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Showing posts from March, 2014

Creative Visualization Practice

"If you can imagine it, you can achieve it. If you can dream it, you can become it." We've all heard this quote ad nauseam. Who said it? William Arthur Ward, apparently. Also, your soccer coach probably said it, or your high school guidance counselor, or your uncle or your great aunt or your hypnotherapist. We hear this idea regurgitated in various forms all of the time. "If you build it, they will come." That one's a little different, but same principle. 

Is it true? Is it right? Is it a wive's tale or a fairy tale or a logical fallacy? Like a lot of "kitchen soup for the soul" advice, it turns out that this bit of oft-repeated wisdom is mostly legitimate. Brain scientists, doctors and mental health professionals have done the work to scientifically prove how we can retrain our brains and improve physical and mental performance through visualization. When we purposefully imagine a specific action before performing it, we increase our odds of s…

Your Lion's Heart of Courage

There is an ancient story from India still told by Hindus and Buddhists today, about a lion cub adopted and raised by a flock of sheep when its mother abandons it. Having never known its mother, the lion cub believes itself to be a lamb. It sleeps and grazes with the sheep and even bleats just like a sheep. As it grows older, the lion never learns to roar, knowing only sheep behaviors. One day a large lion jumps out from behind some bushes where it had been waiting to devour the sheep. Still believing itself to be a sheep, the adopted lion crouches among the other sheep and bleats in fear. The predator lion sees it there, staring in complete bewilderment. He calls out in lion language, "Brother, what are you doing among these sheep? Why are you hiding and bleating? You are a lion!" The sheep-lion answers only, "Baaaa! Baaaa! Baaaaa!" its eyes wide with fear. The predator lion thinks this animal has lost its mind and is hallucinating that it is a sheep, so he pounce…

The Yoga Microcosm

What if your yoga mat had no borders? What if your yoga studio had no walls? 
What if your breath ceased to be yours alone and got lost in the collective respiration of your fellow students, your friends, your family, your office, your entire community? In fact, it does! We know our breathing is tied in with the other animals and the plants around us in an exchange of oxygen and carbon dioxide that allows for cellular respiration and photosynthesis. Our breath is connected to the cycle of life happening within and around us. In fact, our own bodies and our breath are microcosms of the life of our entire planet.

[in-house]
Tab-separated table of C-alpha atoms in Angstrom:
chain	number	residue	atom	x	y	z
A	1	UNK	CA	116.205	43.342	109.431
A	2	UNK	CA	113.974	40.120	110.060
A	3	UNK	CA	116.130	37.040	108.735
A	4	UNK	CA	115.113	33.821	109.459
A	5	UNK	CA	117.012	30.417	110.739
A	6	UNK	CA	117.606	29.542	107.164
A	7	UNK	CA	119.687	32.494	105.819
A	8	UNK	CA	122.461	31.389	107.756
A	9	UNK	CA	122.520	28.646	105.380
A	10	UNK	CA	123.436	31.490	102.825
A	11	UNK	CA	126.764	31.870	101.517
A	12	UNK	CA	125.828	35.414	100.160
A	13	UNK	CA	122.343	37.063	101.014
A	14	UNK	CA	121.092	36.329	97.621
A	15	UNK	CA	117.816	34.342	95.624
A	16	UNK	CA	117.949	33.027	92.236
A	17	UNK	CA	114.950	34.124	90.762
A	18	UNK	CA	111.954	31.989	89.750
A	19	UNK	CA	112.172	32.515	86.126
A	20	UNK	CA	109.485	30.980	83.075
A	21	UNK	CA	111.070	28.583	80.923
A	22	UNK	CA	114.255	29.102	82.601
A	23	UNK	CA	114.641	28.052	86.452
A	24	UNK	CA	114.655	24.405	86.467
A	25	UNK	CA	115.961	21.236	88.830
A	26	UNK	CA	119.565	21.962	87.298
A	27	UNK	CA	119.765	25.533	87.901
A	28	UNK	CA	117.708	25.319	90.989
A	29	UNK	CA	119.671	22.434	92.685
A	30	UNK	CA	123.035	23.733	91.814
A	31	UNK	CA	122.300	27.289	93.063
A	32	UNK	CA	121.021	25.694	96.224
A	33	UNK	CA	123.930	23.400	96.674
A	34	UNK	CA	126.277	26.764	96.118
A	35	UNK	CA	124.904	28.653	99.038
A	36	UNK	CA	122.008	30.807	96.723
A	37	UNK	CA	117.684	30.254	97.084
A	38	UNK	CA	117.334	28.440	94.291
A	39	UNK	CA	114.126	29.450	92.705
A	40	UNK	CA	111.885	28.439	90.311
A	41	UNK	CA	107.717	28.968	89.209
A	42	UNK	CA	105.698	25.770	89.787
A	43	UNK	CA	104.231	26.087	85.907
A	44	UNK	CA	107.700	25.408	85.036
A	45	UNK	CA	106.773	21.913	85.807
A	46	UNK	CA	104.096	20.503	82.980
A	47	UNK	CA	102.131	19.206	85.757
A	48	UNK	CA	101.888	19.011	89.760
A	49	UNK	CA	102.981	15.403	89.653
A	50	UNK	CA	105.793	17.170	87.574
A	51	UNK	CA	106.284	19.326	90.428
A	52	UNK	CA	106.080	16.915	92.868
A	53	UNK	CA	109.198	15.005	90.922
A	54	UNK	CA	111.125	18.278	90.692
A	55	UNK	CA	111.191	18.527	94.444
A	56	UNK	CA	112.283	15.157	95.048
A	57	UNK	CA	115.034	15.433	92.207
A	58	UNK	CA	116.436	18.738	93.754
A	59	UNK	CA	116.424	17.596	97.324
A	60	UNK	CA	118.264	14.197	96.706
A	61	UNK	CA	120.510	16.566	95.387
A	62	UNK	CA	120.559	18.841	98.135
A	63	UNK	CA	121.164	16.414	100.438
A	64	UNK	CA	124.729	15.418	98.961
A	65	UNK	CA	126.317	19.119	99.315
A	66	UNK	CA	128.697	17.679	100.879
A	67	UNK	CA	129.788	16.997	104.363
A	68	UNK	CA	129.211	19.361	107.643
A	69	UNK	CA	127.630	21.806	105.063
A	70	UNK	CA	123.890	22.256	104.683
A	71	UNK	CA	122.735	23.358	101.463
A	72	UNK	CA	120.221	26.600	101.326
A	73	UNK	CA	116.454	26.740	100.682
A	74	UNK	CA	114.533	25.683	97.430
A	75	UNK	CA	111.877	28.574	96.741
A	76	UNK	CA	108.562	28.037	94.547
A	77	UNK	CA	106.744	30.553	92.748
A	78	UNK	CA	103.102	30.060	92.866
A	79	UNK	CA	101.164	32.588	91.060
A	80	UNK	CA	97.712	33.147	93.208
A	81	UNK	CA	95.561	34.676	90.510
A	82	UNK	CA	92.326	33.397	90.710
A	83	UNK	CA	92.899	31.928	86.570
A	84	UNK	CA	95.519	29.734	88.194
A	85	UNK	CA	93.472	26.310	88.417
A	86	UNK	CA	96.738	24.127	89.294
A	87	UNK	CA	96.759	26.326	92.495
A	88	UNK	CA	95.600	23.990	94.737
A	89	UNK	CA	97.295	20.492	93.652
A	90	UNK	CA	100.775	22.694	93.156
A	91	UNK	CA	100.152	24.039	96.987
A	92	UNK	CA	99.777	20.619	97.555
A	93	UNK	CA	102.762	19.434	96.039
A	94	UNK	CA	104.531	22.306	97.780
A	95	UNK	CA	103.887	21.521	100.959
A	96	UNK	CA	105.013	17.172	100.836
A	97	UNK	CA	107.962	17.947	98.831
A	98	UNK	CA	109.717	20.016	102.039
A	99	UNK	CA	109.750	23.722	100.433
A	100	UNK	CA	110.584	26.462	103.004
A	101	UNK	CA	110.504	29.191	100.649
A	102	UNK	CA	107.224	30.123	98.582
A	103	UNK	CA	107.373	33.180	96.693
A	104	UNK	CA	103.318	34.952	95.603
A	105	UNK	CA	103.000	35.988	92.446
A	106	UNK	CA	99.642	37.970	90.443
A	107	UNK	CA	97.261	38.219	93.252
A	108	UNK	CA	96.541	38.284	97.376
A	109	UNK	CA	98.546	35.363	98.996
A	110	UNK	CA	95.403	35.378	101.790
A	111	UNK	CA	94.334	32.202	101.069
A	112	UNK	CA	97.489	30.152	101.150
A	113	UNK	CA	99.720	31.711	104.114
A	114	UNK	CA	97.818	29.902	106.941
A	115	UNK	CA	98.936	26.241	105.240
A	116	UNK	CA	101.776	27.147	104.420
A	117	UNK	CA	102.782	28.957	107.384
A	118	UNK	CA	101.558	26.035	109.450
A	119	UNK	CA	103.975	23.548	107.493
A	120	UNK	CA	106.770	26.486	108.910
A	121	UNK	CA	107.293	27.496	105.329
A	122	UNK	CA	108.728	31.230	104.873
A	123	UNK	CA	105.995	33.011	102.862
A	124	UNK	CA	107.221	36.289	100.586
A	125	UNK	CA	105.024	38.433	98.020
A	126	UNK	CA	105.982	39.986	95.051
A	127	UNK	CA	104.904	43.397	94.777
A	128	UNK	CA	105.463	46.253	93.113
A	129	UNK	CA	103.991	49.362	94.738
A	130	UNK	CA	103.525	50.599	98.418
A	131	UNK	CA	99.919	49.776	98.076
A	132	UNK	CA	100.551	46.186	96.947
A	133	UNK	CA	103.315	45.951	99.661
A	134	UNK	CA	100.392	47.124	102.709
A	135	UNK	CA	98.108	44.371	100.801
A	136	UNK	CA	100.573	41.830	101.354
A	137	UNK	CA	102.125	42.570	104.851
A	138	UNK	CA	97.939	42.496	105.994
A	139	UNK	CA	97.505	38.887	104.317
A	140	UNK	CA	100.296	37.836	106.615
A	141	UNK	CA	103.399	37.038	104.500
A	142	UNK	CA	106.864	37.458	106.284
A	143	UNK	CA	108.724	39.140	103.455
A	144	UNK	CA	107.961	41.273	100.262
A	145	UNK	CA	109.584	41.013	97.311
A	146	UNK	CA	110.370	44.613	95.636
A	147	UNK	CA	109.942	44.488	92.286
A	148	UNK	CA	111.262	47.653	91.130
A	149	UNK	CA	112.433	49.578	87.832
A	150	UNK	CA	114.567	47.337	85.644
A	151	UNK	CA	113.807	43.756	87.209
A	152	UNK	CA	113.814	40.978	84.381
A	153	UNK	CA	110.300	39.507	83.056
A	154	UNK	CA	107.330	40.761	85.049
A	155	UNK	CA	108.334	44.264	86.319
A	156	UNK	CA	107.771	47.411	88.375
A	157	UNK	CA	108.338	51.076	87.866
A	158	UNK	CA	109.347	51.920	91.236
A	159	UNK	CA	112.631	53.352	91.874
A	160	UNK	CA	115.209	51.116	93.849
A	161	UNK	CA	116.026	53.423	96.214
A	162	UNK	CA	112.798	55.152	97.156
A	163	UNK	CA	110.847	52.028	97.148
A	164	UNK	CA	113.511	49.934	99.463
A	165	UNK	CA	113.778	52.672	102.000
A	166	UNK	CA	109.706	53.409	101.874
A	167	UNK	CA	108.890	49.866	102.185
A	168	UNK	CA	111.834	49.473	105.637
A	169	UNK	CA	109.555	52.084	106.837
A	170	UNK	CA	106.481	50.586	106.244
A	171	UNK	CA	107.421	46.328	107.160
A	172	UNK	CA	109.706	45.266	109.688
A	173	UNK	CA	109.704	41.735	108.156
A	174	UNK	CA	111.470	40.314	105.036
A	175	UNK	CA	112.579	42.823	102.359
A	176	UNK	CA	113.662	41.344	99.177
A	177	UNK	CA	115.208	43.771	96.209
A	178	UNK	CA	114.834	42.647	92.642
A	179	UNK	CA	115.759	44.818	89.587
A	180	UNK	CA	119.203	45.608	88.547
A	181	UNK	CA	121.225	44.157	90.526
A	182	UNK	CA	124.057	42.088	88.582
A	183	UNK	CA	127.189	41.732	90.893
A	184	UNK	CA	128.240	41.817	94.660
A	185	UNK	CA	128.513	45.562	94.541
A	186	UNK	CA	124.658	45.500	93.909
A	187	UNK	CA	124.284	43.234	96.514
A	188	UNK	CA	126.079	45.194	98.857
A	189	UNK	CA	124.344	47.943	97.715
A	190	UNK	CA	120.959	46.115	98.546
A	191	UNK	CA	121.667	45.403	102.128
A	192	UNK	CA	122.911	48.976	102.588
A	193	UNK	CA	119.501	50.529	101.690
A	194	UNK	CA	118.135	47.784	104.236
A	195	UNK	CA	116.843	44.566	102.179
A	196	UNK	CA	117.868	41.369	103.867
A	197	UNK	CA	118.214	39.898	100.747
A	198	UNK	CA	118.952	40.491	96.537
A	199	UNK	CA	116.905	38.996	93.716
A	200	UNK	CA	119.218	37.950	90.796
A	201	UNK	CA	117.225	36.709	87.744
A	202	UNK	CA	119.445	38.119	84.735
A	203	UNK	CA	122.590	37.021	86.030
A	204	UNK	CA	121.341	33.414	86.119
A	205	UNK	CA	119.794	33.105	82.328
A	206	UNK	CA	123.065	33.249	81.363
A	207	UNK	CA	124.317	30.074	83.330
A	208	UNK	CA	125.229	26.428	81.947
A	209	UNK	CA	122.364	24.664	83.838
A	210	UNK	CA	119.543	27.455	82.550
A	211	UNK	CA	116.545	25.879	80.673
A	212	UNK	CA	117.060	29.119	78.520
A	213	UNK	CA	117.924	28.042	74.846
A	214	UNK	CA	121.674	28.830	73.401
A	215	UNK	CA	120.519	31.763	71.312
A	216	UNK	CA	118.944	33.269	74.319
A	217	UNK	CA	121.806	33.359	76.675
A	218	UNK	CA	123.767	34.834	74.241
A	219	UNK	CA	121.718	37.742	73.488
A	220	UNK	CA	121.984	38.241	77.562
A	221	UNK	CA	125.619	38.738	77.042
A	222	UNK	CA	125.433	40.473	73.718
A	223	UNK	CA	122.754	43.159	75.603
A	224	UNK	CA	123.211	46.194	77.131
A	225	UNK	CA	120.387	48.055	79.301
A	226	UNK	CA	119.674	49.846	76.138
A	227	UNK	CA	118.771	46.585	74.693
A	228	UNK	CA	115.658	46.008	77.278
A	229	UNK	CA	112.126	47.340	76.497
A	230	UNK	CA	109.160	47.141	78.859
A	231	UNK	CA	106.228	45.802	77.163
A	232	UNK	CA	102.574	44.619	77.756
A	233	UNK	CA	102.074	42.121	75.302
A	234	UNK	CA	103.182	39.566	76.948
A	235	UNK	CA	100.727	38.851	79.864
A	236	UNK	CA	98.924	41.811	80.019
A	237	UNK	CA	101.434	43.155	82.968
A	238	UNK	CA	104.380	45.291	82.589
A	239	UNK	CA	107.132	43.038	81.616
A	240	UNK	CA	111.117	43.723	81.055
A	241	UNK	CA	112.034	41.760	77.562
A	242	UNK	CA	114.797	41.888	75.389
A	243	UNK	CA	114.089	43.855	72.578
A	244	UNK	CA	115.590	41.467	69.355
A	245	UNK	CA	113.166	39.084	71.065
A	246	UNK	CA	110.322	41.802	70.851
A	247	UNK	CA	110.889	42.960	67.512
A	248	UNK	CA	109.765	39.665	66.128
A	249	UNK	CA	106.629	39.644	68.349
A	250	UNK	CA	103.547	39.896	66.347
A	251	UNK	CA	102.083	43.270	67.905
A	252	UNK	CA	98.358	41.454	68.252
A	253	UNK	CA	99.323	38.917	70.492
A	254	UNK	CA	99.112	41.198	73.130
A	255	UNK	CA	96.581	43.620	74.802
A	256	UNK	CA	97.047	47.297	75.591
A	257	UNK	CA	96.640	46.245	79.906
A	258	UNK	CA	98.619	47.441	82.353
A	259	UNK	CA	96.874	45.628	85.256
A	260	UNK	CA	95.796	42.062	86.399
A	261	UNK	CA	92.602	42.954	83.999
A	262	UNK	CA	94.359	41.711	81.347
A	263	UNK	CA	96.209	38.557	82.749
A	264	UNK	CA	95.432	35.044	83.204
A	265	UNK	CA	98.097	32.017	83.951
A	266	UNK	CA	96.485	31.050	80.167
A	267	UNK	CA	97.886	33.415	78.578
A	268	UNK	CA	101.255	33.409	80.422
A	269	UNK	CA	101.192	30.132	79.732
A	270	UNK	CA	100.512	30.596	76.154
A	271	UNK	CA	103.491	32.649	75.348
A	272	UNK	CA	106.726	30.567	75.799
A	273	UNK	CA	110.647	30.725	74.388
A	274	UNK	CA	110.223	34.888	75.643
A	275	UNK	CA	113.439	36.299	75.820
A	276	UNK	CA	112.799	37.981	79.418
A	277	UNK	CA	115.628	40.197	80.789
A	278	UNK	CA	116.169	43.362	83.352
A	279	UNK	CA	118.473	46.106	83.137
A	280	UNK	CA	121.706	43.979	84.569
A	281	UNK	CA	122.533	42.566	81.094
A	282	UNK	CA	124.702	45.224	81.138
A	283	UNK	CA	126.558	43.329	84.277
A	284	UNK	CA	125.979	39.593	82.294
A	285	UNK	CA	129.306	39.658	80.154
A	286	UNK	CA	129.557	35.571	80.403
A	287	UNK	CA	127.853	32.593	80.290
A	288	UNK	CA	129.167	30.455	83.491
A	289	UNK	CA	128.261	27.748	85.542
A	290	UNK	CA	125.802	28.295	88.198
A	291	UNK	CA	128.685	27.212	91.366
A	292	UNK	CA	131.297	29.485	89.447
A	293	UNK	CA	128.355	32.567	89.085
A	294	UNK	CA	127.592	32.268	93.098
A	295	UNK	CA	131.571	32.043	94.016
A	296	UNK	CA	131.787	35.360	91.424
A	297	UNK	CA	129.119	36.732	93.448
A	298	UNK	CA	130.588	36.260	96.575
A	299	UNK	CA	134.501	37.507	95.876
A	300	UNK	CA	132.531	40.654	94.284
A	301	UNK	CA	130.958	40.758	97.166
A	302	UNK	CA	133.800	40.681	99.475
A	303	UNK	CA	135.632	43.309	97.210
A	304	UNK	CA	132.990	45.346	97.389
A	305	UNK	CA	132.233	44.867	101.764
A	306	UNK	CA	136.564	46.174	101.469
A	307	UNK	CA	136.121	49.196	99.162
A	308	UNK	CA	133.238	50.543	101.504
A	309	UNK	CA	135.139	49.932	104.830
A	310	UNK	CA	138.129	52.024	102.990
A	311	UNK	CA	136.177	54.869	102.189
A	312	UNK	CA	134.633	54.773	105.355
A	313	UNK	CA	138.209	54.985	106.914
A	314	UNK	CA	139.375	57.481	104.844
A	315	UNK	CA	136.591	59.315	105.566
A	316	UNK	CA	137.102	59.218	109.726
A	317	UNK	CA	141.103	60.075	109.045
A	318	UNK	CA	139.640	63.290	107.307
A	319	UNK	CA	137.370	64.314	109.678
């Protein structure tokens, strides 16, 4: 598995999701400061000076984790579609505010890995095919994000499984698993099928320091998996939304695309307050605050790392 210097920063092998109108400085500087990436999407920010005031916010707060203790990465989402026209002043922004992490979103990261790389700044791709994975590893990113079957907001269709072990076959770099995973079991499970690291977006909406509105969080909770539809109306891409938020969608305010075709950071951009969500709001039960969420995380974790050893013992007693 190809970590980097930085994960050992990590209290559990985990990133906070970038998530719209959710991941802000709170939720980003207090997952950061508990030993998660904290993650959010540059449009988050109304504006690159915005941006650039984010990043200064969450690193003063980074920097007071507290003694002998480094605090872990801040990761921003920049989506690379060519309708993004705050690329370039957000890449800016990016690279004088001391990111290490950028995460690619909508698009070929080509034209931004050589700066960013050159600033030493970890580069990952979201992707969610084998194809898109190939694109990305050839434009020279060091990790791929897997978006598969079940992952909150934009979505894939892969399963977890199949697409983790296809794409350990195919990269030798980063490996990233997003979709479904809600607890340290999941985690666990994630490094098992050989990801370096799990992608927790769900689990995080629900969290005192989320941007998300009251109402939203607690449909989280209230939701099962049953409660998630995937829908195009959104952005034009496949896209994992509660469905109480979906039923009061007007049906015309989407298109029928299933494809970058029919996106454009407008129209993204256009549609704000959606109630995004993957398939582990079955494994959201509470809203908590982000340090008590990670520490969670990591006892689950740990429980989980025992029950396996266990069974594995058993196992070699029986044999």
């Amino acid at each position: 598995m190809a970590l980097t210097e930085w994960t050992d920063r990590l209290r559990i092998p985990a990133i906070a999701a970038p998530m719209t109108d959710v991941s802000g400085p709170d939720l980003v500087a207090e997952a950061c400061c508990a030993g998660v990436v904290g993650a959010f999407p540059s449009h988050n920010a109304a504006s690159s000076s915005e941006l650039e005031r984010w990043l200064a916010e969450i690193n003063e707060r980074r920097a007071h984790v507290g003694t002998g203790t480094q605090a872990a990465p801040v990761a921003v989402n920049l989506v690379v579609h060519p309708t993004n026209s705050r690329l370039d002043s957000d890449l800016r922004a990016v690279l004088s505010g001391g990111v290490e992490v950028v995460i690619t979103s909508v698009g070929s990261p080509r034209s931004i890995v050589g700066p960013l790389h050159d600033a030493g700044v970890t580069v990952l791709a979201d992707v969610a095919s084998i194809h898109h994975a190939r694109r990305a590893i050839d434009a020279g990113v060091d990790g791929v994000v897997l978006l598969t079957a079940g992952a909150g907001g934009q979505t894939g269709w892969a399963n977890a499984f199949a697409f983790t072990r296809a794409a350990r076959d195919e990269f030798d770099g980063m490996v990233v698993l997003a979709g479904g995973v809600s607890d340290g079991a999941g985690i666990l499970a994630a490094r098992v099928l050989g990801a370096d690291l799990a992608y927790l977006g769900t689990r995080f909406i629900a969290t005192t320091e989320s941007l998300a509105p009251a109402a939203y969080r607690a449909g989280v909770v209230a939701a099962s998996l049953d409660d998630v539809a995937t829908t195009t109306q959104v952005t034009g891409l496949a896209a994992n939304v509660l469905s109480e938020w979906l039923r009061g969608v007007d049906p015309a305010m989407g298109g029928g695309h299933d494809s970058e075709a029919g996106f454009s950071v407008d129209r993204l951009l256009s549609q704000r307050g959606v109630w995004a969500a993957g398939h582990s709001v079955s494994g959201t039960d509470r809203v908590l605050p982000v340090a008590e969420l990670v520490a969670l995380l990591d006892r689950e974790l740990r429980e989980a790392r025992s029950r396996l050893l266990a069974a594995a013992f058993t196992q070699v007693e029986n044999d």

On some level, almost everything we do, every place we go and everything we have is a kind of microcosm for something that exists on a larger scale. As yogis, this includes our practice. Just this morning as I was contemplating teaching a class based on yoga as microcosm, this quote popped up in my newsfeed: "The whole world is your yoga mat!" Of course, Judith Hanson …

The White Flag Wins

There are times when we just want to yell, "Uncle!" Remember playing those games as a kid? If your opponent had you in a bind he'd shout, "Say Uncle!" I remember saying it when someone was tickling me and I couldn't escape their grip on me. Saying "Uncle" is tantamount to surrender and defeat. It means you lose. No one wants to be a "Loser" -- except in Yoga. No crying in baseball. No winners in yoga. Huh??

Now this is for real: in the philosophical and moral teachings of yoga, we read in The Yoga Sutras of Patanjali that the quickest and most direct route to Samadhi or Enlightenment is: drum roll, please: Surrender! That's right, Dorothy. No need to click your heels three times! Instead, just wave your white flag high in the air. Surrender will take you Home, little girl.

The Sanskrit key phrase for surrender is Isvara Pranidhana. Ishvara is translated as the Supreme or personal God, the all-encompassing and all-powerful Divine tha…

Softening into Difficulty

When life gets really hard, we respond in the best manner we can in the moment. When faced with a difficult task or situation, we pull on the strength and resources we have available. Do we react based on our habits and conditioning, or can we respond with a deeper awareness? 

Practicing yoga helps us rewrite some of the unconscious programming that dictates our reactions to stress and hardship. Through executing the postures and learning to control our breathing, we train ourselves to soften into resistance. We connect to our inner strength so that we are firmly rooted, yet soft and yielding in response to the storms of life. Our roots are firm so the wind can't pull them up, yet we retain the flexibility to bend and not be broken. 

In Patanjali's Yoga Sutras verse 46, Sthira sukham asanam, tells us to practice yoga with a balance of strength and ease, effort and relaxation. We must balance hard with soft. 

We may intellectually grasp the concept of sthira sukha, but to embed it…